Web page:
Former Congressman Dan Lungren, 66, doesn't have immediate plans because he hadn't planned on losing his re-election bid in November.
The new Congress was sworn in this week, but one veteran lawmaker missing was Dan Lungren, who served constituents in both Northern and Southern California.
The Republican spent ten years in the House representing his native Long Beach, ran and won the state Attorney General’s job, then ran again in 2005 to represent a Sacramento district. But he was defeated in November by a Democrat.
Lungren ended nearly two decades on Capitol Hill exactly where he started: in the same two-room Longworth House Office Building suite. Back in 1979, Lungren says this was freshman turf— a small office for him and, next door, a room for his receptionist, some staff, and his personal assistant ("At that time we called them secretary"). His entire legislative staff was in an office on another floor. A slightly fancier office now houses the boss of the House Administration Committee, a job Lungren has turned over to a new chairman.
Lungren says Congress has changed. When he first came to Capitol Hill, he moved his wife and three small kids with him to Washington. He says it made sense because most of the work of Congress is done here. That meant running into the families of other members at church or Little League.
"And I think it allowed a better understanding of one another in the House," says Lungren, "irrespective of party or political philosophy because you saw them as fathers or mothers. You saw them as people who had the concerns you had in raising your children and being able to spend time with them."
Lungren says he would still spend weekends in the district. But now, he says, there’s a stigma attached — you’re almost “disloyal” if you bring your family to Washington. These days, he says there are as many as 80 members living in their offices, which Lungren calls "absurd...almost like a fraternity."
Lungren returned to California in the 1990s, serving a four-year term as Attorney General. He says that experience helped inform his second stint on Capitol Hill, this time representing Sacramento. Then one-time English major says he always had an appreciation for the words used to write laws. As Attorney General, he saw the real world impact: "You see how two words or a word or phrase or a sentence can make all the difference in the world in one being convicted of an offense or one losing or winning a civil case."
When Lungren first ran for Congress, he says he raised about $250,000. The amount spent by both campaigns and independent groups in this past election? More than $13 million. How much of Lungren’s time was spent raising money?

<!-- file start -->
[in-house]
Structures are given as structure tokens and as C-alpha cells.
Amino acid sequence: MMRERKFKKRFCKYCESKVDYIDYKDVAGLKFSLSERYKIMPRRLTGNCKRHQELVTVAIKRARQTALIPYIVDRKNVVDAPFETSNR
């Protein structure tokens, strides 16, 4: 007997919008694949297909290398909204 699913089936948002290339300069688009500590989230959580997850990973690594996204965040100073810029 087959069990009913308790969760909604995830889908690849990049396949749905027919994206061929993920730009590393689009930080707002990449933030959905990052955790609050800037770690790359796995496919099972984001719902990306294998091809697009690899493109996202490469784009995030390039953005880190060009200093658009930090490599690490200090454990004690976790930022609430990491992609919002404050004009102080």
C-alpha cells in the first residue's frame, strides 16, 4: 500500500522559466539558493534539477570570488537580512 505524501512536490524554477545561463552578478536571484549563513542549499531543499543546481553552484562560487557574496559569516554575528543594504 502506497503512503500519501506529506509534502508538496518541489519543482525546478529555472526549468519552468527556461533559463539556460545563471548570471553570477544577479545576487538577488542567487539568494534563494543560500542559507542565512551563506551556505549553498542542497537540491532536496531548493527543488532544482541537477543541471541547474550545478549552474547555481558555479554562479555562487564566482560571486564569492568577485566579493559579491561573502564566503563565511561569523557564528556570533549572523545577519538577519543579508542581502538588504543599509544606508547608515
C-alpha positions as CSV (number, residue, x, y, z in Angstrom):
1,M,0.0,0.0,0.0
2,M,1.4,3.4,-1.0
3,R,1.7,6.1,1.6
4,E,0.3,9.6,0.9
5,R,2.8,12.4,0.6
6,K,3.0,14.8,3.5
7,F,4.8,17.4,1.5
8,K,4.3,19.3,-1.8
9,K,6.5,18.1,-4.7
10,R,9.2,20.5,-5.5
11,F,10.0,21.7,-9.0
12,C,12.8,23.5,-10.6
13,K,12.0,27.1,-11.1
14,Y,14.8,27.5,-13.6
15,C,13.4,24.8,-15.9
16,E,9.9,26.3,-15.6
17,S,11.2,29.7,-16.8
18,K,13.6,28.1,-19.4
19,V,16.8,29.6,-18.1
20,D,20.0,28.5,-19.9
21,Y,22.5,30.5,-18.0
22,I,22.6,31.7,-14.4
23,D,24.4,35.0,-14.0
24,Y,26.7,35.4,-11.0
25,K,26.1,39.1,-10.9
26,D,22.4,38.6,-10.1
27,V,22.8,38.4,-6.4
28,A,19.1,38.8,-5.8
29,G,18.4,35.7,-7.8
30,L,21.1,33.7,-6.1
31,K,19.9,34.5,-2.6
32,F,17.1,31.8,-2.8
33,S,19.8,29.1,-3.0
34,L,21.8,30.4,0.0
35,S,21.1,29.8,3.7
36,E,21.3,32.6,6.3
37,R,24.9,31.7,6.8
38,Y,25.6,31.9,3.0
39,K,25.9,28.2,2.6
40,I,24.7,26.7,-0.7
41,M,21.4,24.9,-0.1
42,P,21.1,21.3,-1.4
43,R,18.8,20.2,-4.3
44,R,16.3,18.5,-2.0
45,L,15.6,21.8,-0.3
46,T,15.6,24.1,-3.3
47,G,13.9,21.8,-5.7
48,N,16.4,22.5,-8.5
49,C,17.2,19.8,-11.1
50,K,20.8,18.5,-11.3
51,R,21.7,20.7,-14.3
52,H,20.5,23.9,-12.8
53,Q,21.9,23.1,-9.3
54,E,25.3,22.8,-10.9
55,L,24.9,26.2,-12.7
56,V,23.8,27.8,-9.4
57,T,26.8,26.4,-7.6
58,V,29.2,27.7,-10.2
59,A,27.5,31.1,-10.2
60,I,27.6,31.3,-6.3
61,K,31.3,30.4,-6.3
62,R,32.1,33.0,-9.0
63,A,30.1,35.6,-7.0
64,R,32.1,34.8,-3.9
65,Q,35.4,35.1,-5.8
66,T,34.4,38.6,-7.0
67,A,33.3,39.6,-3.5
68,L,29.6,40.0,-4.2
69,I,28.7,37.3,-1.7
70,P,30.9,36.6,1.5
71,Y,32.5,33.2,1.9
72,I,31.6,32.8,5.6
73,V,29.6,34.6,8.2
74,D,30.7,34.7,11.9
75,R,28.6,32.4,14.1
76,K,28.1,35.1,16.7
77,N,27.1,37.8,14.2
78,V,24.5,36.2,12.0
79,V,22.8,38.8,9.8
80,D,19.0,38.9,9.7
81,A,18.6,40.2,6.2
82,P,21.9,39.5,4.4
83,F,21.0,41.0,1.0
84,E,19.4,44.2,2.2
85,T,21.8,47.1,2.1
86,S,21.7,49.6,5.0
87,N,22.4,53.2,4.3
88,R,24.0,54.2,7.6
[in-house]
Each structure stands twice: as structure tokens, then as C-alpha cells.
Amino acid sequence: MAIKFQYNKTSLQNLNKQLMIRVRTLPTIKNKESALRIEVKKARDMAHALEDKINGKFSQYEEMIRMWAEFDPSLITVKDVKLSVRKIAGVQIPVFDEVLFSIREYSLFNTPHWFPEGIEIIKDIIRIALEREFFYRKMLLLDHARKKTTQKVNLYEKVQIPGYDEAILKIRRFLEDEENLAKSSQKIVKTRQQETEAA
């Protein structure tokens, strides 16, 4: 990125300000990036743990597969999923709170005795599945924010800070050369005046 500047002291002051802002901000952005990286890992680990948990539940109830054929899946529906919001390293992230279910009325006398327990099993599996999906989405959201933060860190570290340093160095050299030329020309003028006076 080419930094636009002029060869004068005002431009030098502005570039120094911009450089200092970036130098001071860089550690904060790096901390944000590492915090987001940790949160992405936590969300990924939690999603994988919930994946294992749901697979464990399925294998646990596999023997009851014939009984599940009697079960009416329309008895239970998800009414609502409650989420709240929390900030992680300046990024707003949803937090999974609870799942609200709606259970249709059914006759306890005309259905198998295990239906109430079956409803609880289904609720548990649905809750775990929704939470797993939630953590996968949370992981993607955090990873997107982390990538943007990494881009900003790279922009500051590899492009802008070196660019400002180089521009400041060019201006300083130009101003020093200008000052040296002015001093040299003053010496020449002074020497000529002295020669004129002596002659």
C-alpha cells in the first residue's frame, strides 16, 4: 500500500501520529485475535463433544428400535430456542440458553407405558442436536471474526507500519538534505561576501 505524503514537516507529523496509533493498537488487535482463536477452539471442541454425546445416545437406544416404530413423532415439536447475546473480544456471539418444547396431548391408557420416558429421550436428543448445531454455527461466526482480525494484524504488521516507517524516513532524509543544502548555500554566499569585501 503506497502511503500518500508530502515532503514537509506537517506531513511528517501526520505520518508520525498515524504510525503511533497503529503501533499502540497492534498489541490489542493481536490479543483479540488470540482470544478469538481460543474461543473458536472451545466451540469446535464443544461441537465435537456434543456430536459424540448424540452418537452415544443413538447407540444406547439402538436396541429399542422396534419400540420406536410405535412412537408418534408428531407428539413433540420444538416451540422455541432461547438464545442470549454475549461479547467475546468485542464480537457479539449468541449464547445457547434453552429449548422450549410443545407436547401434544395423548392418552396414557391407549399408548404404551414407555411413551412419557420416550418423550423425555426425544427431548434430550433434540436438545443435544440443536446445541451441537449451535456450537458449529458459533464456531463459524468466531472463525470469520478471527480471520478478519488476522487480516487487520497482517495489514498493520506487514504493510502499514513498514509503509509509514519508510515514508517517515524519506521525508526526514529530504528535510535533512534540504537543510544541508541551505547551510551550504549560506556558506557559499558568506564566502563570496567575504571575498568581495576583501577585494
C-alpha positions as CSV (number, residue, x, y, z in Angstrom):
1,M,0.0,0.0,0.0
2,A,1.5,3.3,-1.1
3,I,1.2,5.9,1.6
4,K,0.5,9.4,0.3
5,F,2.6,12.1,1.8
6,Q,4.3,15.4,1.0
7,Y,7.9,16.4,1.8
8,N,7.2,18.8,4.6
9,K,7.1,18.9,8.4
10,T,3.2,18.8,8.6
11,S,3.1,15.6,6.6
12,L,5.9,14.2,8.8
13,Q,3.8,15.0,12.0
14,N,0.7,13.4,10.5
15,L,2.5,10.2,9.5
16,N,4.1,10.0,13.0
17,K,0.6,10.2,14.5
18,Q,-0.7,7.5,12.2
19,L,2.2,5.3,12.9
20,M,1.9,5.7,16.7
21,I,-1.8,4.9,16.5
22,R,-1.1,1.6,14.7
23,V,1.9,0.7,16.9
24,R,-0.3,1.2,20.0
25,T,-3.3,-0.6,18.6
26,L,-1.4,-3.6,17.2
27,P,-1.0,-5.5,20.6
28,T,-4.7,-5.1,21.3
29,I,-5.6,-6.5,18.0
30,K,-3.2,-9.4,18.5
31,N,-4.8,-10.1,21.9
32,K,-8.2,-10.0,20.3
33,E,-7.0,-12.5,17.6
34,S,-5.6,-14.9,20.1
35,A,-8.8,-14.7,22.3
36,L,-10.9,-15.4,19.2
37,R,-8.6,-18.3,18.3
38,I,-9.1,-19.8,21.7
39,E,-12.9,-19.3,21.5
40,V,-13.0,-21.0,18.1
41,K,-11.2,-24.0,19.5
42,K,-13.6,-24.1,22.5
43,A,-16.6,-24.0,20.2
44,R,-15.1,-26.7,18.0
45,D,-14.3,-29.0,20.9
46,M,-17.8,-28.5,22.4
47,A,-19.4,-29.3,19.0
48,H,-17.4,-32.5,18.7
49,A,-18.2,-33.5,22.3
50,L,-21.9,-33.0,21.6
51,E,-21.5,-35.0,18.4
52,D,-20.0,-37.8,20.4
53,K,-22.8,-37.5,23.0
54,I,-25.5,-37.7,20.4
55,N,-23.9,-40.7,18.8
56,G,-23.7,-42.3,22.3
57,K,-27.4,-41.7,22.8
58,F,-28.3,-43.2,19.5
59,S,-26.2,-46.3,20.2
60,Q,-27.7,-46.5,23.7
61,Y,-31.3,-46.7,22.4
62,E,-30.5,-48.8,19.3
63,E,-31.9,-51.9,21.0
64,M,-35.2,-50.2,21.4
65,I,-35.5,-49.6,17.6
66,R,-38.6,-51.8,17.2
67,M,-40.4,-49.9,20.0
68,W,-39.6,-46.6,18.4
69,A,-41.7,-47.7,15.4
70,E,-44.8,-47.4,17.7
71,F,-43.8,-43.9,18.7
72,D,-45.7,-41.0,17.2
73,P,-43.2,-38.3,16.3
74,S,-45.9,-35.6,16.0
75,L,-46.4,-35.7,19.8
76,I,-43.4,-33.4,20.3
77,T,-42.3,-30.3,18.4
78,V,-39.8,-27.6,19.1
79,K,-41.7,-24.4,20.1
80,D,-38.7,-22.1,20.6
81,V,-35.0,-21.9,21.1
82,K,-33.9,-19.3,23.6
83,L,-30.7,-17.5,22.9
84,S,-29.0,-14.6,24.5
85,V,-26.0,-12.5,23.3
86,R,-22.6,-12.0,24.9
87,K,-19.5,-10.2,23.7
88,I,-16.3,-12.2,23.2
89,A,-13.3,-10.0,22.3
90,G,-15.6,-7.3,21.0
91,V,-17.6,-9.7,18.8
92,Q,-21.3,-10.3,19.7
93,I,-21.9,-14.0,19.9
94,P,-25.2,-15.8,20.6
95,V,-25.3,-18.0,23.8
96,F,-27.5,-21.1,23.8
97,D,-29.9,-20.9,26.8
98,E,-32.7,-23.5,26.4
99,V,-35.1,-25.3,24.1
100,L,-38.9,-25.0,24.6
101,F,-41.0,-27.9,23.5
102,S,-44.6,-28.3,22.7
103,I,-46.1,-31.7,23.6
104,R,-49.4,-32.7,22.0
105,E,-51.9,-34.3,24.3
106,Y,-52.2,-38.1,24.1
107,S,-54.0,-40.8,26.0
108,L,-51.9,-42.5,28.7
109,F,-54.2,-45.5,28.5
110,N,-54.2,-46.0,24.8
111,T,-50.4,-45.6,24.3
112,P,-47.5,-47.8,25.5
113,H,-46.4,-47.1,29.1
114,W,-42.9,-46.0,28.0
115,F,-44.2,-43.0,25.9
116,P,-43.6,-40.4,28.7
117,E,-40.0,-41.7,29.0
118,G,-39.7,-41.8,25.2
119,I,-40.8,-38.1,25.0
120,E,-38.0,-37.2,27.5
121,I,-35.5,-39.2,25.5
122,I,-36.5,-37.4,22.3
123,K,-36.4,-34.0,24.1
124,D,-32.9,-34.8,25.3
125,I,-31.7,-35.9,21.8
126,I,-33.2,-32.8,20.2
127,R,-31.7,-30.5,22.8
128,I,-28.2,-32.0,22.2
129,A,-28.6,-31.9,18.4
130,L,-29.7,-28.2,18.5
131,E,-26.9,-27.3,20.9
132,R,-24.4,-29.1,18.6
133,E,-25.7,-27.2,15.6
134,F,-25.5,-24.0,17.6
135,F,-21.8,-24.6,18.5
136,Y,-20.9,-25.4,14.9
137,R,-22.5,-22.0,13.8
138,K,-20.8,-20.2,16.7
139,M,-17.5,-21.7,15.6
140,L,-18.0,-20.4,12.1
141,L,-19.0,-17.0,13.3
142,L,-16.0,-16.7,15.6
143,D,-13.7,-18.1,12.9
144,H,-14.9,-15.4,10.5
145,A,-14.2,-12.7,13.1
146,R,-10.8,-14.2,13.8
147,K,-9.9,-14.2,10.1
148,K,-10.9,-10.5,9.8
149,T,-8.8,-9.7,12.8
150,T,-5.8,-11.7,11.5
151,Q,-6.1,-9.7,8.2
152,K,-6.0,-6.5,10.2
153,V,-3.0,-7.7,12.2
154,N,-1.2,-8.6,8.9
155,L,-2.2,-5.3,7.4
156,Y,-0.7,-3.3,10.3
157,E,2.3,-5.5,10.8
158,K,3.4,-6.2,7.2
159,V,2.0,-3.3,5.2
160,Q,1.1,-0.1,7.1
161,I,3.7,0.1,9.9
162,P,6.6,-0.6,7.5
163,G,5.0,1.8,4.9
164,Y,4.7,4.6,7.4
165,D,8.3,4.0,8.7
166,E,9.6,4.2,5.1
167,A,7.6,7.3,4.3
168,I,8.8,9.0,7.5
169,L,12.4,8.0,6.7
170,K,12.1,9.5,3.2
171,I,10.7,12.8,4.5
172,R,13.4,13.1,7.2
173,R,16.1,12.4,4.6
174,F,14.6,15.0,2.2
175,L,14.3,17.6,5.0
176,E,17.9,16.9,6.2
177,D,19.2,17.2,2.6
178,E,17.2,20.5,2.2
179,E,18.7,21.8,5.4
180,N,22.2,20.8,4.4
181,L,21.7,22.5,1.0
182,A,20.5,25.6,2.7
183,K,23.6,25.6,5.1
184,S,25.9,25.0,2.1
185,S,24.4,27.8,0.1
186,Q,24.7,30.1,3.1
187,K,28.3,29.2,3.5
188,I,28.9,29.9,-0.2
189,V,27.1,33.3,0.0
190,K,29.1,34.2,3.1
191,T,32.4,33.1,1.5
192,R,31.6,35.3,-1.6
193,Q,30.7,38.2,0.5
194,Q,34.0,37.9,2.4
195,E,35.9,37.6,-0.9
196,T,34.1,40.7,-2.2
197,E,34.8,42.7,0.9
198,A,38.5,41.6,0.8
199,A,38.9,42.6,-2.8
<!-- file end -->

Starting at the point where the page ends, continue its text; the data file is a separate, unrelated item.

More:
"Too much," he says. He adds that he doesn't like raising money: "That’s the most distasteful part of this job and I’m not one of those who does that easily. So for me, it’s a double burden. It’s not just the time, but I just don’t like doing it. I don’t like asking people for money."
Lungren says he doesn’t believe campaign money influenced his decisions on Capitol Hill. "I was a pretty independent guy from the beginning," he says. "They pretty much knew that. So I don’t know. Maybe they didn’t make entreaties to me that they would have tried to make to somebody else."
His solution to campaign financing in a post-Citizens United world? Lift the limits on individual contributions to candidates and political parties. Lungren won’t be able to introduce that legislation in the new Congress. He was defeated in November by Democrat Ami Bera, a physician who unsuccessfully ran against Lungren in 2010.
Lungren says he’s proud of the work he did on the House Judiciary Committee, particularly the Comprehensive Crime Control Act, the first major revision of the U.S. criminal code in nearly a century. And then cites another part of his legacy:
"You also say: when you leave a place, did you leave a mark on this place? And in a very real sense, I can say that because I managed to get the words of the national motto, In God We Trust, chiseled in stone" at the entry to the Capitol Visitors Center.
As to what’s next, the 66-year-old Lungren says he doesn’t know. He wasn’t planning on losing. Lungren ran twice for Congress from two different districts. What about a third? Lungren chuckles, citing his marriage of 43 years: "I fear if I run again, I won’t reach the 44th. And that’s pretty important to me."
Lungren does have one immediate goal: cheer on his alma mater Notre Dame in its BCS championship game on Monday.
Dan Lungren was also a foot soldier in the fight for comprehensive immigration reform. He speaks about what it was like to get bipartisan support back in 1986, and what it will take today. Click the "Listen Here" button above.